Bob Schieffer: ‘Whole Political World Was Struck’ by Obama’s Candidacy

Retiring Face the Nation moderator Bob Schieffer sat down with Fox News’ Howard Kurtz on Sunday’s MediaBuzz and did his best to excuse the media’s soft treatment of President Obama since he first ran for president.

Schieffer argued that “the whole political world was struck by this fella who sort of came out of nowhere with this very unusual name and when he won out in Iowa, I think people sat up and took notice.” 

Kurtz began by asking Schieffer if he “would agree looking back that the media gave Barack Obama an incredibly easy ride in 2008, and for much of his presidency?” After the CBS anchor falsely claimed that “the whole political world was struck” by Obama, Kurtz pushed back and insisted that it’s “the job of journalists to be skeptical of the young phenom.” 

Schieffer briefly conceded that perhaps the media “were not skeptical enough” before he tried to argue that the media have no role in shaping political campaigns: 

And I don't know, maybe we were not skeptical enough. It was a campaign. Howie, my feeling is, it is the role of the other -- of the opponents to make the campaign. I think as journalists, basically, what we do is we watch the campaign and we report what the two sides are doing. I think it is the politicians who make the campaign.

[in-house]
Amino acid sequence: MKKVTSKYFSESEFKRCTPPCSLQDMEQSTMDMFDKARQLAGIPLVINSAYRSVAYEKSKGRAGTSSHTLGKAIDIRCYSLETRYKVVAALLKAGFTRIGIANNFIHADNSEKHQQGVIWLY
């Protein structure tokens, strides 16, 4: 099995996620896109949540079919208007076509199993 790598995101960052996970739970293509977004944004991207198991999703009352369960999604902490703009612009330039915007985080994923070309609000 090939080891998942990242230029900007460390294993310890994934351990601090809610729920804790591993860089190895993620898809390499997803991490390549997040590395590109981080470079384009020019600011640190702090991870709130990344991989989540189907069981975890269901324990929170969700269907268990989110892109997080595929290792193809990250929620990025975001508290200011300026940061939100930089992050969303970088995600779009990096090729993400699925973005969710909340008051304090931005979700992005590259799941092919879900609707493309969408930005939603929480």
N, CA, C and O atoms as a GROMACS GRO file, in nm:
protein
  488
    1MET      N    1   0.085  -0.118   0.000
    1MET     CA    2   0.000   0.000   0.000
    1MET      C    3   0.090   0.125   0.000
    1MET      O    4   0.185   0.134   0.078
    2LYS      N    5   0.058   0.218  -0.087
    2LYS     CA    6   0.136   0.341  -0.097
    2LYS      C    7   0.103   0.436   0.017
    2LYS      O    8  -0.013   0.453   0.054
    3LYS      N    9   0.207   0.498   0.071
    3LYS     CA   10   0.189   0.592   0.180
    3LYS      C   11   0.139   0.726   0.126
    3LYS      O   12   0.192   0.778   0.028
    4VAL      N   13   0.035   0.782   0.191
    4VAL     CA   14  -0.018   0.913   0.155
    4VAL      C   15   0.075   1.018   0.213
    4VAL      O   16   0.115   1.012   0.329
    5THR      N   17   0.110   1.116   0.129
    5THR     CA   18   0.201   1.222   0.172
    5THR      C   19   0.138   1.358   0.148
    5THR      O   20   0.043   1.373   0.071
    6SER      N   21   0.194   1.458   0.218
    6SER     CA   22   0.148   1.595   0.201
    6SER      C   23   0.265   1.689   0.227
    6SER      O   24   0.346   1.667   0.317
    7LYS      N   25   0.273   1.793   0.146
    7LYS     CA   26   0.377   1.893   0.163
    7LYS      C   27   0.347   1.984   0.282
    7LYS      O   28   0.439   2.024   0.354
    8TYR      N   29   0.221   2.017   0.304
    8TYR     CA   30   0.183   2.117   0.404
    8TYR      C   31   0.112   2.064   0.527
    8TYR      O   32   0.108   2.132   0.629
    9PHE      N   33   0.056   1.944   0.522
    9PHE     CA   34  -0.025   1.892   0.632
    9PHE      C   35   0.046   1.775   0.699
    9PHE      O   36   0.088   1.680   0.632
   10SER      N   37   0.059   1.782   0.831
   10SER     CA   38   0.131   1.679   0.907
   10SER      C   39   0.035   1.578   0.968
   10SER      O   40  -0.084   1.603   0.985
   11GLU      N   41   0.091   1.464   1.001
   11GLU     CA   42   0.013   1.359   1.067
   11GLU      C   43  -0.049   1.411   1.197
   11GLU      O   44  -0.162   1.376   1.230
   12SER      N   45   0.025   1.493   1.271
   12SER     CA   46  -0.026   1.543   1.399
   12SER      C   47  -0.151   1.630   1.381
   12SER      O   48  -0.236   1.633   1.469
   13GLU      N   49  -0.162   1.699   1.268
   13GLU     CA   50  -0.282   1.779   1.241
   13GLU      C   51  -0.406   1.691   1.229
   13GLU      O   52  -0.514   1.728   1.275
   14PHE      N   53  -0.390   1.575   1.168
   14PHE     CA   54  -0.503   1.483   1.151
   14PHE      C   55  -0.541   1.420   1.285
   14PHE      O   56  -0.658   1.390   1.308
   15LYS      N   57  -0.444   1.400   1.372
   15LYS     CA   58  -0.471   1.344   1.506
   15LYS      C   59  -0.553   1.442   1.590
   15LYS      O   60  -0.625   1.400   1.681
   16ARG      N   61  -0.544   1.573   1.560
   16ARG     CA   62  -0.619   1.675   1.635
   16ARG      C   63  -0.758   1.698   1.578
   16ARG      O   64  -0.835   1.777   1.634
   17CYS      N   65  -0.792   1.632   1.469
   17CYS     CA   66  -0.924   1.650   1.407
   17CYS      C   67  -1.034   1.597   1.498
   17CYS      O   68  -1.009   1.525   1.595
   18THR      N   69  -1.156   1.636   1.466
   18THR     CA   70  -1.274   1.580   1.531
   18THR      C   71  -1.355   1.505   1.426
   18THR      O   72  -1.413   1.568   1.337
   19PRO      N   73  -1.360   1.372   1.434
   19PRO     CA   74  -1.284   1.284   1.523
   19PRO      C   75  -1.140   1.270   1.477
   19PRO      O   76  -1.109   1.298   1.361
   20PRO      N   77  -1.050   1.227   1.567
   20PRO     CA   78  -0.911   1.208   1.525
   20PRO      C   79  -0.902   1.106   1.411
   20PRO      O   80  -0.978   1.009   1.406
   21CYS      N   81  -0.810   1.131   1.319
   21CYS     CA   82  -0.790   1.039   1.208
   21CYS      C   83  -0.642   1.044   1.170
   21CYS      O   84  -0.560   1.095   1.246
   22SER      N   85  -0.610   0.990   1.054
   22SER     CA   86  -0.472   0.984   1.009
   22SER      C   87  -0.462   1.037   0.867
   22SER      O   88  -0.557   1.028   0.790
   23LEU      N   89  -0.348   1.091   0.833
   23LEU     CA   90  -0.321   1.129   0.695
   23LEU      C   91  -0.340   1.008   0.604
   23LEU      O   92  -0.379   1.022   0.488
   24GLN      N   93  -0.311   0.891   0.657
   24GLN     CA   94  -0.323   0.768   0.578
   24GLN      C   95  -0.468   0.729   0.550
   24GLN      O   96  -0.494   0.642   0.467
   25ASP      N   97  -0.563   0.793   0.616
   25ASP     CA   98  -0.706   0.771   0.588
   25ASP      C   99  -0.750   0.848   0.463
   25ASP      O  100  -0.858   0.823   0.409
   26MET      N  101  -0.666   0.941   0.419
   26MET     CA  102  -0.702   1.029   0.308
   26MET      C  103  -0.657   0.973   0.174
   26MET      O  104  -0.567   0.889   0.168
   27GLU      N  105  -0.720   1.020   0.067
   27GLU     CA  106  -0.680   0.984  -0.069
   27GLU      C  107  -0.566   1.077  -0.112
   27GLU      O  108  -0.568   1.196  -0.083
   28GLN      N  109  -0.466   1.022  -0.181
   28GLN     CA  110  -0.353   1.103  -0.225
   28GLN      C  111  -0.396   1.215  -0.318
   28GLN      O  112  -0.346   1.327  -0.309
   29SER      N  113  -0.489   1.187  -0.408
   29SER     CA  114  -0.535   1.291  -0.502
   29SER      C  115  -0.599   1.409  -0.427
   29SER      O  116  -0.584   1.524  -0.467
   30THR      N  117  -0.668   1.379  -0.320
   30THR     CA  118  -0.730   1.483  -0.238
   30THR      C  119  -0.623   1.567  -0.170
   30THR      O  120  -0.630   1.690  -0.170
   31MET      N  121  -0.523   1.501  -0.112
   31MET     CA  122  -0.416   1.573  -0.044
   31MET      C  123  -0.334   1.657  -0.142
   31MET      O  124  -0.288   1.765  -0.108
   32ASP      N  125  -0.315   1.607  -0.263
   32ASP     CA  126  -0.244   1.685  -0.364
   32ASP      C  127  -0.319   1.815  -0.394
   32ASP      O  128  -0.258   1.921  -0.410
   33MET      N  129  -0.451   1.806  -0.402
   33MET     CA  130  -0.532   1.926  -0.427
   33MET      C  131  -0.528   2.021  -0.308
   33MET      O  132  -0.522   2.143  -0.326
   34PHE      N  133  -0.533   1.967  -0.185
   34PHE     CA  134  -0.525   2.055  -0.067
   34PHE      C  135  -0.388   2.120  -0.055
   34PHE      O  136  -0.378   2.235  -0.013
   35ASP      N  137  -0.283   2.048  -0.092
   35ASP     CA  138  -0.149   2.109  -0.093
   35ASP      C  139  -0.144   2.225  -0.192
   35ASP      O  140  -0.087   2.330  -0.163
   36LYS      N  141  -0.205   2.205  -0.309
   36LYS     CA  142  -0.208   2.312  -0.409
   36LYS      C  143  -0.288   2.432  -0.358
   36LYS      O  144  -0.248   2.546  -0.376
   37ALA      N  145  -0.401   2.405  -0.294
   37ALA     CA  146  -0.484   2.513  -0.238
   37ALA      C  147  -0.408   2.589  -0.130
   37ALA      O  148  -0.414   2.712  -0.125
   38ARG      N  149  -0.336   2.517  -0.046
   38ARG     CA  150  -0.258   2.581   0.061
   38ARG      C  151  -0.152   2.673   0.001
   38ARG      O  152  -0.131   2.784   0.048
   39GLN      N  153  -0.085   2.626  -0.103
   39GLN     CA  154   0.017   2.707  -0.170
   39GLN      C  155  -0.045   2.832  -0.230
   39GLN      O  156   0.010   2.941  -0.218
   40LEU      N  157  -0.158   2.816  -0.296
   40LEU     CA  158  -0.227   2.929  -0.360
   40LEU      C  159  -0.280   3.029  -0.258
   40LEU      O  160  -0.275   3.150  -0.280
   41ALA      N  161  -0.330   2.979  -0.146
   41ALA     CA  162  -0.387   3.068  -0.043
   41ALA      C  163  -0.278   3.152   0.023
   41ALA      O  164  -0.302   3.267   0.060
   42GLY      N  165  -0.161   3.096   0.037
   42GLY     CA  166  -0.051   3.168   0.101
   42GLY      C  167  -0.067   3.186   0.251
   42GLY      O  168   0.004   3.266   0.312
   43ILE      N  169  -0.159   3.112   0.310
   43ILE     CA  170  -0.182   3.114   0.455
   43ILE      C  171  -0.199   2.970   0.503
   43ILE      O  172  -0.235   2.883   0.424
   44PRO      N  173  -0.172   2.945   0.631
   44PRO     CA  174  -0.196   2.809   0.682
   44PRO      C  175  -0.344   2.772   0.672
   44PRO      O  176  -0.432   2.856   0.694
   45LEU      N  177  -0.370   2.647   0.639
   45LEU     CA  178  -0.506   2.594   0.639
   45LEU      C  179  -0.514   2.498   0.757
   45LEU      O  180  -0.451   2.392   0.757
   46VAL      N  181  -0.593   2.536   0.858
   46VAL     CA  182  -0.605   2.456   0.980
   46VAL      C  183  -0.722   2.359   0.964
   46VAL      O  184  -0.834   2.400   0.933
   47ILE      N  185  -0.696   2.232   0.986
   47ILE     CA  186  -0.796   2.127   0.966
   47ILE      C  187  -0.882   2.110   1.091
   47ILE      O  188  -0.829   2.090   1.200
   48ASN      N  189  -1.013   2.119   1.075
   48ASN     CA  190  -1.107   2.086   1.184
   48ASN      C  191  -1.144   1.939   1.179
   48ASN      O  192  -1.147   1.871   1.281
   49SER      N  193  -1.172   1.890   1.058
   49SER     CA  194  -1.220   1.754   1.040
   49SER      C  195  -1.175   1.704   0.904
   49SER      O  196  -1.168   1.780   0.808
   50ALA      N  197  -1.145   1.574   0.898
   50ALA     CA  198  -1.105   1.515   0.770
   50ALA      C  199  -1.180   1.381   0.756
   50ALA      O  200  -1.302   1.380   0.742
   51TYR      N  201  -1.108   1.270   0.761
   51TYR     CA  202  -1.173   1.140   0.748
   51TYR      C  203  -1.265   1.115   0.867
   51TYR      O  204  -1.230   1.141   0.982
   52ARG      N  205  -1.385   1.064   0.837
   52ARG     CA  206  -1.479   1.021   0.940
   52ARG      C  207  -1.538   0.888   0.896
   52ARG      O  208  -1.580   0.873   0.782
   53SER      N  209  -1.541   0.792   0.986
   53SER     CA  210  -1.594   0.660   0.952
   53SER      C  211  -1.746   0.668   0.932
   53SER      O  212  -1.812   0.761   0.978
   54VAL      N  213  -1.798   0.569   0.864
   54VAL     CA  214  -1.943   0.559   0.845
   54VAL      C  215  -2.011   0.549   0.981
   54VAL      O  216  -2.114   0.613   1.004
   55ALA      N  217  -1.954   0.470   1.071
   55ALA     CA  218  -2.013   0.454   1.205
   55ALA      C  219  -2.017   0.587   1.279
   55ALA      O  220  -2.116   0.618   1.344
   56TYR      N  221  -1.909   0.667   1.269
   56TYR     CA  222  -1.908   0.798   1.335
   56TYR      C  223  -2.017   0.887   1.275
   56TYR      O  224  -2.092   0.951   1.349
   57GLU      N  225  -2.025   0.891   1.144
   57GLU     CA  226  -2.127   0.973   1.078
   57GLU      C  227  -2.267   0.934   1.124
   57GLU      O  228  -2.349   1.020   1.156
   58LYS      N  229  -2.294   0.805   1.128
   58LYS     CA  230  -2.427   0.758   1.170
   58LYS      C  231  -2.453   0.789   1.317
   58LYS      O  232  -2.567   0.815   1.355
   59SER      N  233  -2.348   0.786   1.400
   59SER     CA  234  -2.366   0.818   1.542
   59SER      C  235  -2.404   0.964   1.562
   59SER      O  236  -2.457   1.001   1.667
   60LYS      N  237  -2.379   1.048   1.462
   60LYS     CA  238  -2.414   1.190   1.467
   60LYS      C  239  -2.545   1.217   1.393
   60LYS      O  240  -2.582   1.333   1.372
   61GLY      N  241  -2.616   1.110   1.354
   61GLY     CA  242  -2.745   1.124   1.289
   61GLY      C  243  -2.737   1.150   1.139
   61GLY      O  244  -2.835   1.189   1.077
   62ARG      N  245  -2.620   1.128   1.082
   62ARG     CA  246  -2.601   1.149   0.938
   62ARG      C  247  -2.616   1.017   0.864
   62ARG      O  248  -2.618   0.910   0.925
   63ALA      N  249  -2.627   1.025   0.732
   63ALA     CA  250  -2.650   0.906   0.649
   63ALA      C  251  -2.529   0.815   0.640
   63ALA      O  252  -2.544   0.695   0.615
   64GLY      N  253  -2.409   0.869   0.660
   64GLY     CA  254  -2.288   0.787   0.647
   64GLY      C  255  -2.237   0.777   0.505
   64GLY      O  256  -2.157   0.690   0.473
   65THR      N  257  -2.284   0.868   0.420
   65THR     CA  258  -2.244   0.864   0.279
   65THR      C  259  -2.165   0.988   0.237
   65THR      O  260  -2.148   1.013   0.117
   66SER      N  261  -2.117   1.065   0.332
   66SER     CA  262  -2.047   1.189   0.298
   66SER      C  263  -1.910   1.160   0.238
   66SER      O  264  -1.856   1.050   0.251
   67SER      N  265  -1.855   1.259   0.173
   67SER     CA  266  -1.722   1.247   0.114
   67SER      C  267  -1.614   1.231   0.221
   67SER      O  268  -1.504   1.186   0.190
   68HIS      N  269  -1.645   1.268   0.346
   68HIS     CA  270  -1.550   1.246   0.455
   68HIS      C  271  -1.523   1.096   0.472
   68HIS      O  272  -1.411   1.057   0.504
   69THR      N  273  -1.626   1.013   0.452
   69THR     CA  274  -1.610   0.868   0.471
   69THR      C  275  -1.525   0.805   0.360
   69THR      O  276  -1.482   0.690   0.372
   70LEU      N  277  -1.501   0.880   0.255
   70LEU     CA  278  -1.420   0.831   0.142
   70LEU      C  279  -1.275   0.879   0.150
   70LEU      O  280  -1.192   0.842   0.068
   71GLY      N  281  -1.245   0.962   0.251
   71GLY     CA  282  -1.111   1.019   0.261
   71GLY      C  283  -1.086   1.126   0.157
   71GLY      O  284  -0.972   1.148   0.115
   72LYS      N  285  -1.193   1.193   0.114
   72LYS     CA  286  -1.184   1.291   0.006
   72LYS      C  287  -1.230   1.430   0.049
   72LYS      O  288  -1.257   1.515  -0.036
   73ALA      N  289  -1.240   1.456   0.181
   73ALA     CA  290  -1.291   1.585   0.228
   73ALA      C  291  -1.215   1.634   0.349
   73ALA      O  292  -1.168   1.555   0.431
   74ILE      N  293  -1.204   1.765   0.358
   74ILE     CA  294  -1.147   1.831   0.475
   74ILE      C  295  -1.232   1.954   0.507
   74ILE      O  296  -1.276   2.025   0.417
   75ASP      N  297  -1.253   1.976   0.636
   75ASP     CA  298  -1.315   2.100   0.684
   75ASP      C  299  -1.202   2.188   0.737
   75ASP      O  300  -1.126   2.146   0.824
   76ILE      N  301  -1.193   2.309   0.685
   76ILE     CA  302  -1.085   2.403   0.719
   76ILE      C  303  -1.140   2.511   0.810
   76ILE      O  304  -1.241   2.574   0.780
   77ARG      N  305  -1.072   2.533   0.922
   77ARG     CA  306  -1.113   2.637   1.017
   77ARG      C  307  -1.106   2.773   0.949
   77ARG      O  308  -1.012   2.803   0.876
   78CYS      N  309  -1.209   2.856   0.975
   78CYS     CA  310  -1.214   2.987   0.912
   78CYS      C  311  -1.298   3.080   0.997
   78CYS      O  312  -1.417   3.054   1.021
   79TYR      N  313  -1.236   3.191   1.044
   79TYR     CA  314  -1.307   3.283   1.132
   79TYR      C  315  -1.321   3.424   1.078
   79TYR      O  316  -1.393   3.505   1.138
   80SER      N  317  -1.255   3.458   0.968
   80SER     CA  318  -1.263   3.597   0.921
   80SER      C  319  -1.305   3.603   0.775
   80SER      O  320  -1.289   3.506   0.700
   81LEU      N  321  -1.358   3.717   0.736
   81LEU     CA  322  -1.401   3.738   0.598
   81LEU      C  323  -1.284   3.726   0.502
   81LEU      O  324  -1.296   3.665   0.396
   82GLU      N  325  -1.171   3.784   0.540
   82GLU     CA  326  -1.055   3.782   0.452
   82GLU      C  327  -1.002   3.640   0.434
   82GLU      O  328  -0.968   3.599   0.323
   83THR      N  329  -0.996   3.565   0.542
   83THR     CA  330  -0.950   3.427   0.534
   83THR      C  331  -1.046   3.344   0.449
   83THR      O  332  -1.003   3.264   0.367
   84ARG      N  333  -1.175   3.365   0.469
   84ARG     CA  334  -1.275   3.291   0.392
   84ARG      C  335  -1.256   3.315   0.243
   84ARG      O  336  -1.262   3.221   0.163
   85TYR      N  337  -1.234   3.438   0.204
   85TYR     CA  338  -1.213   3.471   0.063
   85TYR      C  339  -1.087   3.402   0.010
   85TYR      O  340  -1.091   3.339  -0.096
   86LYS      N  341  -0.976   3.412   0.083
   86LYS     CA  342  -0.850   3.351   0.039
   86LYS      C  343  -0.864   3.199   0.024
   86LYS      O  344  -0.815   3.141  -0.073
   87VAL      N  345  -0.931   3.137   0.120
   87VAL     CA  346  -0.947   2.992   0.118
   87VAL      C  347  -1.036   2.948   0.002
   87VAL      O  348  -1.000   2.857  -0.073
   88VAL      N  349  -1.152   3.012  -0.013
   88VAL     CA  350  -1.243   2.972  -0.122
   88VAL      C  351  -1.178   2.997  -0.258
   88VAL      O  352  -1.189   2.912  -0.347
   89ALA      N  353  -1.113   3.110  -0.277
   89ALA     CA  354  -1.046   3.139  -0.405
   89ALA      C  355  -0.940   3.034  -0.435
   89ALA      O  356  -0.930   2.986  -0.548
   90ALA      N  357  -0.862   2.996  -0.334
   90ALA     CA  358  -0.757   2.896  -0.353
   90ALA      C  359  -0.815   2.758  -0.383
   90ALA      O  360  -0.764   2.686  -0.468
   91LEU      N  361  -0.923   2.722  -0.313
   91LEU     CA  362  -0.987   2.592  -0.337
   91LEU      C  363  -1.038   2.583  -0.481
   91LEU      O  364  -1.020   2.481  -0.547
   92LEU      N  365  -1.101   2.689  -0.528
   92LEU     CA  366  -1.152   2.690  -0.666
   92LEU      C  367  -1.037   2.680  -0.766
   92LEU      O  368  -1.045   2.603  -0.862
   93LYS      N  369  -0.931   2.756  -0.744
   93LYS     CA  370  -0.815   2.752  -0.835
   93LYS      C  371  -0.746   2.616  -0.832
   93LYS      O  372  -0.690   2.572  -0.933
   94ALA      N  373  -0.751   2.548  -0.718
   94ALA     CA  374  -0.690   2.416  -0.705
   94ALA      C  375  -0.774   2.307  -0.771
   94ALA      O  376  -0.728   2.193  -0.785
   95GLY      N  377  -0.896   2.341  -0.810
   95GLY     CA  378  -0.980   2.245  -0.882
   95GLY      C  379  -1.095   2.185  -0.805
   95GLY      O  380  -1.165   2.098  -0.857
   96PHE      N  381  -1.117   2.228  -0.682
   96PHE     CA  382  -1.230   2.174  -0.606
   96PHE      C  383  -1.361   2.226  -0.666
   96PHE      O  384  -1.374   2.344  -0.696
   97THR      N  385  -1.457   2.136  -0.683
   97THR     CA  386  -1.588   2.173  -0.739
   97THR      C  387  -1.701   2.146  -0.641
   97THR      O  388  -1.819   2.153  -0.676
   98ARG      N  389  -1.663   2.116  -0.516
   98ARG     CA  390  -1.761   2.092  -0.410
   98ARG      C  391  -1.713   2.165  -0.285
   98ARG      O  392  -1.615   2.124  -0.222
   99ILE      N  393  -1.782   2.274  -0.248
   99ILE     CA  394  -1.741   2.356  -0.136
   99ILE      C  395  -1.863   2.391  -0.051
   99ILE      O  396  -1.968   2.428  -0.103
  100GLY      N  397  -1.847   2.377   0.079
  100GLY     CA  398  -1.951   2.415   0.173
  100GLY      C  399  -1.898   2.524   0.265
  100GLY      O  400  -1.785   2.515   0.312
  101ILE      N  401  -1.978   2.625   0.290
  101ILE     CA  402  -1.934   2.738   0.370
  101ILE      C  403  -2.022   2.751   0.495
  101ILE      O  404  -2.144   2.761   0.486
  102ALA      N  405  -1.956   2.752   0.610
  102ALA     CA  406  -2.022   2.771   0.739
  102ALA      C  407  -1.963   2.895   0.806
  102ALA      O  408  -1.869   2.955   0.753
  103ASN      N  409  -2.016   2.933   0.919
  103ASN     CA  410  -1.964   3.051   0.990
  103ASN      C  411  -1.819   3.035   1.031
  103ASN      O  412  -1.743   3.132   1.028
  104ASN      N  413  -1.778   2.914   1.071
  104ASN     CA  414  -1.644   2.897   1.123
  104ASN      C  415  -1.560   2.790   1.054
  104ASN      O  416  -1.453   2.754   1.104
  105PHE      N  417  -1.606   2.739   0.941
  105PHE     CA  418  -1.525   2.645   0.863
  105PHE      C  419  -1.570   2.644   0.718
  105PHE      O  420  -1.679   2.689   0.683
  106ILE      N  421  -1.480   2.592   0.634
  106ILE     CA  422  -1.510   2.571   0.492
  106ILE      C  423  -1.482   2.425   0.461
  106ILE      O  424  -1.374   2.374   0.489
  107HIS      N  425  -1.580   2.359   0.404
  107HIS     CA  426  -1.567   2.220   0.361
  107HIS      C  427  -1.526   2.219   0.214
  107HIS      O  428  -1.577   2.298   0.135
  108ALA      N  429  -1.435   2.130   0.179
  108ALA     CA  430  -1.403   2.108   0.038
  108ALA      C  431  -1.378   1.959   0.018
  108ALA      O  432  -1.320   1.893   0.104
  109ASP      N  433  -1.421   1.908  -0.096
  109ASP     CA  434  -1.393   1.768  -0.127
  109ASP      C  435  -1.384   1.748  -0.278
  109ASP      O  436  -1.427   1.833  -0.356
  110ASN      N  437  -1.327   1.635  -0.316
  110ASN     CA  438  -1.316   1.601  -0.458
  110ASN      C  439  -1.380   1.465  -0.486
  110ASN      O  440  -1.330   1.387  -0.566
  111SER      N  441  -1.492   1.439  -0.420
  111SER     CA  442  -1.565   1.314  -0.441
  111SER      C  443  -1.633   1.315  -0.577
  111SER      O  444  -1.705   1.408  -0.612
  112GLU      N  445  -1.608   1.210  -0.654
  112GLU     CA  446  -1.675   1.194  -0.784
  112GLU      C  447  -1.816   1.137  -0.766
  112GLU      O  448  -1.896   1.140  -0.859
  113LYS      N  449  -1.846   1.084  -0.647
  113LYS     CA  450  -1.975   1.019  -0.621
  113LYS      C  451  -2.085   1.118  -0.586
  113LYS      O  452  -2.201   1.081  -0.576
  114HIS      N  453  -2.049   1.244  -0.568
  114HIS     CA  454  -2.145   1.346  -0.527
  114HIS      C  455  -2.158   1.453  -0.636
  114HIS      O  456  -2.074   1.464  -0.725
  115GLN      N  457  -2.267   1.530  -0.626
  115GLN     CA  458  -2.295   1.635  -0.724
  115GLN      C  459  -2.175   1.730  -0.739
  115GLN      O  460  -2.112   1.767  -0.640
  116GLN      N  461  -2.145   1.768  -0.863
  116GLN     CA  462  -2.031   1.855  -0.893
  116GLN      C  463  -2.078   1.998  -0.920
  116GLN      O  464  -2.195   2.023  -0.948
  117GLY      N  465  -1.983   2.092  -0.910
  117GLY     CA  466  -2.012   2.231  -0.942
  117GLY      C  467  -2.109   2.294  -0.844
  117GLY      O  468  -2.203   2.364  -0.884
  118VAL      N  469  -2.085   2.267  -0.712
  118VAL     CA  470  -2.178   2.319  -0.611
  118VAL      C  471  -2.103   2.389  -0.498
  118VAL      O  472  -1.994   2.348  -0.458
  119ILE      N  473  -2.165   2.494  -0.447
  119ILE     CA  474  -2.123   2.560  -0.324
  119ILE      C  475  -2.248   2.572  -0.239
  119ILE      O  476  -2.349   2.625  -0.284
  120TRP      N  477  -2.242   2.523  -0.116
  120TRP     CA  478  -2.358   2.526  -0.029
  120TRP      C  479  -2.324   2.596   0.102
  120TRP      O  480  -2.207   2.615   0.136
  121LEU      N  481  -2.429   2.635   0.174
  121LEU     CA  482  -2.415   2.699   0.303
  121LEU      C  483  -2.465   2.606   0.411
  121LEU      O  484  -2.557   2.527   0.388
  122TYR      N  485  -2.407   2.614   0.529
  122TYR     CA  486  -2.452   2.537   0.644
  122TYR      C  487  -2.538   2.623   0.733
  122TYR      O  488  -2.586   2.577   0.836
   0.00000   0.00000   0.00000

It’s unfortunate given Schieffer’s retirement that he was unwilling to admit the role the media have in shaping a political campaign. Instead, the longtime CBS anchor seemed to steadfastly believe that he, like the rest of the media, simply “watch the campaign and we report what the two sides are doing. I think it is the politicians who make the campaign.”  

See relevant transcript below. 

Fox News’ MediaBuzz

May 31, 2015

HOWARD KURTZ: Many people in this country, as you know, think the three broadcast networks are too biased, too liberal. Would you agree looking back that the media gave Barack Obama an incredibly easy ride in 2008, and for much of his presidency? 

BOB SCHIEFFER: Well, I think, I think the whole political world was struck by this fella who sort of came out of nowhere with this very unusual name and when he won out in Iowa, I think people sat up and took notice. 

KURTZ: But isn't it the job journalists to be skeptical even of the young phenom? 

SCHIEFFER: Yeah, it is. It is. And I don't know, maybe we were not skeptical enough. It was a campaign. Howie, my feeling is, it is the role of the other -- of the opponents to make the campaign. I think as journalists, basically, what we do is we watch the campaign and we report what the two sides are doing. I think it is the politicians who make the campaign. 

KURTZ: But don't journalists have an adversarial role to play when you have a presidential candidate in the chair facing you -- 

SCHIEFFER: Sure. 

KURTZ: You want to be tough on that person? 

SCHIEFFER: Well, I think you want to get at the truth. What you're trying to do is find out who this person is and what he's about. I don't think that always has to be adversarial. 

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